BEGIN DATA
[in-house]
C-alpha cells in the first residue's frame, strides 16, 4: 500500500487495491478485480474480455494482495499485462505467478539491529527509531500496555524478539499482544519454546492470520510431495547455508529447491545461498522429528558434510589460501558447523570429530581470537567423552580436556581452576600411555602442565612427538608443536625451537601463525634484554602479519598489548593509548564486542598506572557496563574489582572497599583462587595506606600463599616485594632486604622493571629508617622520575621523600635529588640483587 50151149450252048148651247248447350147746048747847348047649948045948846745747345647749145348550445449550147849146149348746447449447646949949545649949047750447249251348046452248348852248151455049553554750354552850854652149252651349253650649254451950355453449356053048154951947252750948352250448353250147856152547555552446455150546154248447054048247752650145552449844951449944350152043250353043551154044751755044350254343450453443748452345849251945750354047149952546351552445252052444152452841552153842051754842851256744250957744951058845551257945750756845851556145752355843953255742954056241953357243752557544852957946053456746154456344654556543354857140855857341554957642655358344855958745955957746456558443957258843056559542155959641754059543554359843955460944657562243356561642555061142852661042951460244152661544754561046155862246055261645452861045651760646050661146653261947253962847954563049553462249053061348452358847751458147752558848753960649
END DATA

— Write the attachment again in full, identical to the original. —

[in-house]
C-alpha cells in the first residue's frame, strides 16, 4: 500500500487495491478485480474480455494482495499485462505467478539491529527509531500496555524478539499482544519454546492470520510431495547455508529447491545461498522429528558434510589460501558447523570429530581470537567423552580436556581452576600411555602442565612427538608443536625451537601463525634484554602479519598489548593509548564486542598506572557496563574489582572497599583462587595506606600463599616485594632486604622493571629508617622520575621523600635529588640483587 50151149450252048148651247248447350147746048747847348047649948045948846745747345647749145348550445449550147849146149348746447449447646949949545649949047750447249251348046452248348852248151455049553554750354552850854652149252651349253650649254451950355453449356053048154951947252750948352250448353250147856152547555552446455150546154248447054048247752650145552449844951449944350152043250353043551154044751755044350254343450453443748452345849251945750354047149952546351552445252052444152452841552153842051754842851256744250957744951058845551257945750756845851556145752355843953255742954056241953357243752557544852957946053456746154456344654556543354857140855857341554957642655358344855958745955957746456558443957258843056559542155959641754059543554359843955460944657562243356561642555061142852661042951460244152661544754561046155862246055261645452861045651760646050661146653261947253962847954563049553462249053061348452358847751458147752558848753960649